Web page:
The signature line of the title story, and probably of the whole collection, is “Don’t let anyone tell you they weren’t real.” Spoken by the leader of a support group for those who have lost computer-programed “loved ones” to electronic spam overload, the line could be easy satire, or a heavy-handed attempt to force us into putting full emotional faith in the relationship between characters and their digital offspring. What makes this collection so devastating is that the line reads, somehow, as both satirical and earnest—a doubling that sidesteps the pitfalls of both approaches. We lose track neither of the absurdity of deleting one’s children after finding a house full of “cartoon characters hawking downloadable games and attractive women selling vibrators and wrinkle cream,” nor of the wrenching horror of that deletion. The collection both questions and honors a world in which we form emotional bonds to characters who exist for us mostly, or entirely, through various technological projections. Weinstein manages to have his simulated cake and eat it too. 

Though an essential humanity always shines through, these stories get darker as the collection progresses. It’s not always clear whether these stories all unfold in precisely the same universe, and the chronology appears to jump around slightly, but there is a general forward-moving historical thrust, and the further we get into this future, the greater the destruction from geopolitical and environmental catastrophes. Advancing technology becomes less and less able to disguise its anesthetic function, and attempts at heroism lead to even graver moral degradation. In “Heartland,” a father who stood up to his boss for mocking his child has been plunged—partly by his bravery, partly by his alcoholism, partly by the quickly disappearing topsoil—into a financial desperation that makes him seem likely to commit an act of unspeakable evil against his own children. In “Fall Line,” a famous extreme skier sidelined due to a major injury has washed out as an instructor-cum-bartender at a ski resort, only to find the job itself disappearing along with the phenomenon of snow, leaving him with only the tawdriest and most dangerous of POV video to play with. The quick and nasty “Rocket Night,” an insightful variation on Shirley Jackson’s classic short story “The Lottery,” imagines a ritual in which an elementary school’s least popular student is shot into outer space.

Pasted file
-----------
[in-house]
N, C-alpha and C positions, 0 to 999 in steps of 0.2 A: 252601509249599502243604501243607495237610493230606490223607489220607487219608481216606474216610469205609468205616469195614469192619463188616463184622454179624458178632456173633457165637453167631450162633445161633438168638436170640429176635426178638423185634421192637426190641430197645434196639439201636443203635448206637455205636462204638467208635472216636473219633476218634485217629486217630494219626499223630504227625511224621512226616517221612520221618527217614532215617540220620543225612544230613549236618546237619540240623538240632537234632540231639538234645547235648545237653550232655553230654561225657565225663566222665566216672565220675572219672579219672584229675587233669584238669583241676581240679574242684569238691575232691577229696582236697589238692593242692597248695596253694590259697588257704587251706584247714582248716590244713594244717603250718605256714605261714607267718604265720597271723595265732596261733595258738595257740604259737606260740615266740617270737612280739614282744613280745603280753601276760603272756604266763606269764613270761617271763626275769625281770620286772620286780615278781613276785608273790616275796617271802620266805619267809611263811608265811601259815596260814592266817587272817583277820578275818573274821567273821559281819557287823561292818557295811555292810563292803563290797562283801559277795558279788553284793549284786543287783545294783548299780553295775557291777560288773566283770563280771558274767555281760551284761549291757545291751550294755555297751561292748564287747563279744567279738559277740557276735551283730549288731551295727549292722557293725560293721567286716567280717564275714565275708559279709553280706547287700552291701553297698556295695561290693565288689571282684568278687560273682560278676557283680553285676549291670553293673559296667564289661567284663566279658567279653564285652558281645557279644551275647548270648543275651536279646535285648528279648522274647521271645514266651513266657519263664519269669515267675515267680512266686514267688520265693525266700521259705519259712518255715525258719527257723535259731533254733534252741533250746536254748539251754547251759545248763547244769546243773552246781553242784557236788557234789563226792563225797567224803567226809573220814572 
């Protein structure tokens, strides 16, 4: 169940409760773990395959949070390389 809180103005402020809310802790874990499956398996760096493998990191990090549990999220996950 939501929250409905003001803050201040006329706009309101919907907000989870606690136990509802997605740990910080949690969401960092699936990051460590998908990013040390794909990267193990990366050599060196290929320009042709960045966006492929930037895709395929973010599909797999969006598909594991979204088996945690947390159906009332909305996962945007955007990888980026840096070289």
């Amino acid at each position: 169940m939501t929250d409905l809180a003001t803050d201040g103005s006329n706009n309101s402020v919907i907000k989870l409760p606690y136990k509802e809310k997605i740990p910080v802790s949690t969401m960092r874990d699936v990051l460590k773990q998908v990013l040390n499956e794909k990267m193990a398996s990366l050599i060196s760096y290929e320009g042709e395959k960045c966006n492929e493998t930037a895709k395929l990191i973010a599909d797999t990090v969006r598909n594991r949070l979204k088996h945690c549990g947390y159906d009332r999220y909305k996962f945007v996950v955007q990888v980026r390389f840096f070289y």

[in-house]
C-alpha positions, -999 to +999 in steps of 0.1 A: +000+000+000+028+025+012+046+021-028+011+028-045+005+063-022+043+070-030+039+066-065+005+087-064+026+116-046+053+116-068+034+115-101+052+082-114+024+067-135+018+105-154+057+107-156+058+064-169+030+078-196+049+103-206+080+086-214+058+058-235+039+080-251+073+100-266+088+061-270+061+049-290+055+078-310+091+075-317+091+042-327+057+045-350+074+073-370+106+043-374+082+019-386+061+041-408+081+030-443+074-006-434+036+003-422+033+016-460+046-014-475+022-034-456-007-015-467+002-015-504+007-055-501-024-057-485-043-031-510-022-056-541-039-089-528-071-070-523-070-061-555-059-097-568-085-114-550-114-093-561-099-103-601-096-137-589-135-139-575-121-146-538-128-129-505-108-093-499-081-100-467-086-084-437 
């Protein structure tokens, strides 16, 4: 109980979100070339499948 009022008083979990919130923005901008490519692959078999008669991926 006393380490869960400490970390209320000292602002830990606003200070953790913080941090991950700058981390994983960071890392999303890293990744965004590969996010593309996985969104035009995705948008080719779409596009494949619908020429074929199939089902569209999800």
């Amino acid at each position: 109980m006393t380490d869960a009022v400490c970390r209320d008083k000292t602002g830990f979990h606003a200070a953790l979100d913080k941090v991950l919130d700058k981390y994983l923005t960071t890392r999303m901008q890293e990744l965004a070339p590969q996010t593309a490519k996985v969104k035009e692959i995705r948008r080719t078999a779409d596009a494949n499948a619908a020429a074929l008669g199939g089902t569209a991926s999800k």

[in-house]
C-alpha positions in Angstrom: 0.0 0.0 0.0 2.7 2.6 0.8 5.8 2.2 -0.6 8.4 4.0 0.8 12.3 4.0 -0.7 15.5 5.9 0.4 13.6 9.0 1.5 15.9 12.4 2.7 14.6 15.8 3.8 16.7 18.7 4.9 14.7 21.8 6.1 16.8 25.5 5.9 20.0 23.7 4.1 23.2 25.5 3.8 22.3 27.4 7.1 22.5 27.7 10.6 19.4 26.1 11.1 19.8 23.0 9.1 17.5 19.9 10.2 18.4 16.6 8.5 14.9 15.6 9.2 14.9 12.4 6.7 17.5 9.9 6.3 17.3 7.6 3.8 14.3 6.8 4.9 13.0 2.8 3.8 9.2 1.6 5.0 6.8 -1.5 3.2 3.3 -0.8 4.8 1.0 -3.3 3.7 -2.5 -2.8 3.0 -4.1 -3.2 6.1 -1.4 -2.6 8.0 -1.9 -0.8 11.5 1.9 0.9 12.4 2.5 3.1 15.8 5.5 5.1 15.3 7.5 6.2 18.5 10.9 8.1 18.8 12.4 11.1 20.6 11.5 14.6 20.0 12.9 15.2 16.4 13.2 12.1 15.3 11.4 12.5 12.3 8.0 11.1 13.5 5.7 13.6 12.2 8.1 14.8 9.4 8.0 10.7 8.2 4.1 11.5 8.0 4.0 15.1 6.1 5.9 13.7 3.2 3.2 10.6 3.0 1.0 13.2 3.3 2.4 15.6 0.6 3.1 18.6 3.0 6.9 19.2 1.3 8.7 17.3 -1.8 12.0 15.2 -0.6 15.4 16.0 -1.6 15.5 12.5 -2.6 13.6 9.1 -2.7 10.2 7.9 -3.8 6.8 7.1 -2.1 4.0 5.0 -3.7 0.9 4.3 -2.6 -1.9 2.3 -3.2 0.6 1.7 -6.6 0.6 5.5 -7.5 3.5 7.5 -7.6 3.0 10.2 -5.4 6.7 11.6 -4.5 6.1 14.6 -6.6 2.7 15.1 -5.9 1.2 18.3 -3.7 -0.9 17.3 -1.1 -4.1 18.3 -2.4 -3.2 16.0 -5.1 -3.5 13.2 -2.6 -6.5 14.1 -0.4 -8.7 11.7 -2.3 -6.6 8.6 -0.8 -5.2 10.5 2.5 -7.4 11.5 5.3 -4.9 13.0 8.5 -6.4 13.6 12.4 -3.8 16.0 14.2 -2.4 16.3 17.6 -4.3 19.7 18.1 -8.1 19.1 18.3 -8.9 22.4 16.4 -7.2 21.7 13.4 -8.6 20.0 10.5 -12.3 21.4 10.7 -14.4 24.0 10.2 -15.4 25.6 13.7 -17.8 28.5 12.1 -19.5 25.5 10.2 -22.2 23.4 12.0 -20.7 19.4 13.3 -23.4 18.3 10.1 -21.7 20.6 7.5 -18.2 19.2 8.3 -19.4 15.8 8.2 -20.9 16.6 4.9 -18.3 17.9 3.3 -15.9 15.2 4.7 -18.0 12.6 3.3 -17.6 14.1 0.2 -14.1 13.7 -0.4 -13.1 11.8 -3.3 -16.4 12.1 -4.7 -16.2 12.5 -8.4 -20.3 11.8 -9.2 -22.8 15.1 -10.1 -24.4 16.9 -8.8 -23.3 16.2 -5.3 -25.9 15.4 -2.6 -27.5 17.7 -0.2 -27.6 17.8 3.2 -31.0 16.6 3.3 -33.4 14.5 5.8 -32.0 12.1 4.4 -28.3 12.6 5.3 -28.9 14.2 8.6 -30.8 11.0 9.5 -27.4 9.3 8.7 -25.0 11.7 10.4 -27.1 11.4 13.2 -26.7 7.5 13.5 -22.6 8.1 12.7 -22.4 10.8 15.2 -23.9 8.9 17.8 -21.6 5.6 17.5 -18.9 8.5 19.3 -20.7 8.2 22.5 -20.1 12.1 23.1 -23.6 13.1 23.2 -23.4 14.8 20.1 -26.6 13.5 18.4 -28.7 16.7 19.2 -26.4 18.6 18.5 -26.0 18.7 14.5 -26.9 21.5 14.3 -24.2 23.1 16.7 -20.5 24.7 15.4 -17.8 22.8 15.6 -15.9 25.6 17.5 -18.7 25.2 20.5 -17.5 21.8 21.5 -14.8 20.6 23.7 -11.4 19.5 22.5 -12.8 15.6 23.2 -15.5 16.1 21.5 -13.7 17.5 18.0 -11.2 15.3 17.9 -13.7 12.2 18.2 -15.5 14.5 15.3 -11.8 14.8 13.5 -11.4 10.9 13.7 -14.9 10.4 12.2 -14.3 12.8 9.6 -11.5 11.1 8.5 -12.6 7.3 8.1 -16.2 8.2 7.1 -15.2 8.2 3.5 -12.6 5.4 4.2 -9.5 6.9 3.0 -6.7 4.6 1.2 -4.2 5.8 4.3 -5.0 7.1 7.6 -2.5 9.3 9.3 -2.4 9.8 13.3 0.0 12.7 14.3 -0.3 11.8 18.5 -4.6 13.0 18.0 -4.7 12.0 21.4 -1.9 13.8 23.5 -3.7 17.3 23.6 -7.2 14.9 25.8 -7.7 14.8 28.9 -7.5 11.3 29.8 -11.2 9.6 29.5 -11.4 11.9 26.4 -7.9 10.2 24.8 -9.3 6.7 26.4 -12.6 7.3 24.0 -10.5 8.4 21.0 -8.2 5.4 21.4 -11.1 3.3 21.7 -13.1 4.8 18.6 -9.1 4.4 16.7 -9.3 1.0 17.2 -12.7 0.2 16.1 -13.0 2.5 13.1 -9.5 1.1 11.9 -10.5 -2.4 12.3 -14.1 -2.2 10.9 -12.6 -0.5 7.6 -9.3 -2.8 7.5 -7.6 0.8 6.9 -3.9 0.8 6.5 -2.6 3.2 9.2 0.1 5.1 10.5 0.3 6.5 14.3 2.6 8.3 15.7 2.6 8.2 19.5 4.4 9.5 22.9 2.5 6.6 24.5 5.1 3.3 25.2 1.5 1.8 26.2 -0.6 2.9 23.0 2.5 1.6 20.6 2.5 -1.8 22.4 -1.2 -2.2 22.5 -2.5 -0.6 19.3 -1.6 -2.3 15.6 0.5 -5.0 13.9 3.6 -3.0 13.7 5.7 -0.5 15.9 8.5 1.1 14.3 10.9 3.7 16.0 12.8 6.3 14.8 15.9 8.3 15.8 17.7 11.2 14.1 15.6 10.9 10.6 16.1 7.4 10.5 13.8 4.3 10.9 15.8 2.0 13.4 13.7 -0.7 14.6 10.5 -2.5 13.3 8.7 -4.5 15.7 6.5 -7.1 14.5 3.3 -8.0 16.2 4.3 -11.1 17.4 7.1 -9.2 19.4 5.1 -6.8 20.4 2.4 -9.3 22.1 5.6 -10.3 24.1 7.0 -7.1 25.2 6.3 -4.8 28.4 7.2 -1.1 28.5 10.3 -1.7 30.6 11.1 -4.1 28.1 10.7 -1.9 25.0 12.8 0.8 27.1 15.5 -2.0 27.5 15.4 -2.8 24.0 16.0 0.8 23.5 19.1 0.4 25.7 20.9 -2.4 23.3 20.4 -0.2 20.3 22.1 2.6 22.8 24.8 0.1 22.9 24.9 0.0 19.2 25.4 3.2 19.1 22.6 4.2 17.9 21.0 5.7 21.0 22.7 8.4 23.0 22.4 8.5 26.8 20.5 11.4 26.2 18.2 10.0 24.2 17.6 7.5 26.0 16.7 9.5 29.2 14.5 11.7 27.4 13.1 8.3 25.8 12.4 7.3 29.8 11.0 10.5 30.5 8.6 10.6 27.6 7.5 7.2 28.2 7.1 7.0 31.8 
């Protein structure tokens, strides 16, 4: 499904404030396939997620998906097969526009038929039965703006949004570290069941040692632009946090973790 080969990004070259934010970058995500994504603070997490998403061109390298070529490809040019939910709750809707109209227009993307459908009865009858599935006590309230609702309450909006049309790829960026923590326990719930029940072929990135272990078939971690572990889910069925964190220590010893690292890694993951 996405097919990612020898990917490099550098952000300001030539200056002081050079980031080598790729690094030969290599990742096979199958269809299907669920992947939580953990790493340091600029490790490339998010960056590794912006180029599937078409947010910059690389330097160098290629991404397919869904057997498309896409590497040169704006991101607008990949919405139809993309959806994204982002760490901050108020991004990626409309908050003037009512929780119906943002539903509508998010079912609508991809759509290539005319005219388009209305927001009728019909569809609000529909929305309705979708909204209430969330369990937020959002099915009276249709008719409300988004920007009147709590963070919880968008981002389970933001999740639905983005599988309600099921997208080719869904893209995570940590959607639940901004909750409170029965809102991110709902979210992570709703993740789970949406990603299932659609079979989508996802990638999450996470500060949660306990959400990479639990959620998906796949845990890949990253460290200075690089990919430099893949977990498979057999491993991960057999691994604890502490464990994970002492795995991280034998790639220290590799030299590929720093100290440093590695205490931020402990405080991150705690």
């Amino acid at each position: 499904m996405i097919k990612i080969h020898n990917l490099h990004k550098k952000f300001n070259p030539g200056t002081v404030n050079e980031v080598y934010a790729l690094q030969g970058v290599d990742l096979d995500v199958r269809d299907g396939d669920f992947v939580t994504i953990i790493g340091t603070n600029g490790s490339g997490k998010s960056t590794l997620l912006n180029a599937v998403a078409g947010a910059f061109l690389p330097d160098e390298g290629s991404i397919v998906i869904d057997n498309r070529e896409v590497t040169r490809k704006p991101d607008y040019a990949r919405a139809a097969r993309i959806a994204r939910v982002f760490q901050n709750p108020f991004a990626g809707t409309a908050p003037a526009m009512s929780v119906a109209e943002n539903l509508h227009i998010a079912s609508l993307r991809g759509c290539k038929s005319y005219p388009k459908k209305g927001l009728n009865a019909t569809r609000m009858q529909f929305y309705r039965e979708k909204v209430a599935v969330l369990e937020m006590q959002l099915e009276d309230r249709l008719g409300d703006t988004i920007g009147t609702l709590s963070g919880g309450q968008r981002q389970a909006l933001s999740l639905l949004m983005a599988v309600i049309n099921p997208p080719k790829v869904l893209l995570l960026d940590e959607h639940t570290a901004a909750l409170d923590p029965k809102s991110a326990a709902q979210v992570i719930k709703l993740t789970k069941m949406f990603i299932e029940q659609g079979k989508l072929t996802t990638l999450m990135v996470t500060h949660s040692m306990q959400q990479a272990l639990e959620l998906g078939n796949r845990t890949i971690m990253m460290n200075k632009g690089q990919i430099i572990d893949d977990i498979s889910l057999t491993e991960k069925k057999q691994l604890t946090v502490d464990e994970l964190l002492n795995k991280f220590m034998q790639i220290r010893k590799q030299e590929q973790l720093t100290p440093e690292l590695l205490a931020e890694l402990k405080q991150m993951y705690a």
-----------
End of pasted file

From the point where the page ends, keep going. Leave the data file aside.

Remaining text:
Heroism arises again only in the final story, “Ice Age,” after global warming has destroyed technology and civilization, leaving only an arctic landscape and those few who can survive. Depressingly, but almost certainly correctly, Weinstein imagines that American capitalism will survive American soil, with one family using more than its fair share of scarce firewood and employing workers to build a wall of ice. The narrator’s response to a gang that has decided to launch an attack on this family is the closest thing to genuine human decency we see in this collection.

Describing the collection this way may make it sound as though Weinstein is making an implicit case that civilization needs to be destroyed before we can be human again. His vision is much more complex than that, encompassing new and varied ways of being human, a fact that makes this book’s overriding pessimism all the sadder. It makes it all the more difficult to shake this collection after turning the last page. Even with a cursory reading of current events, it’s difficult to deny that Weinstein’s new world is the one our children will grow up in, if not the one we are already living in. Don’t let anyone tell you these stories aren’t real.

David Burr Gerrard is the author of the novels Short Century (Rare Bird, 2014) and The Epiphany Machine (forthcoming from Putnam in 2017). He teaches creative writing at Manhattanville College, the Sackett Street Writers’ Workshop, and the 92nd St. Y.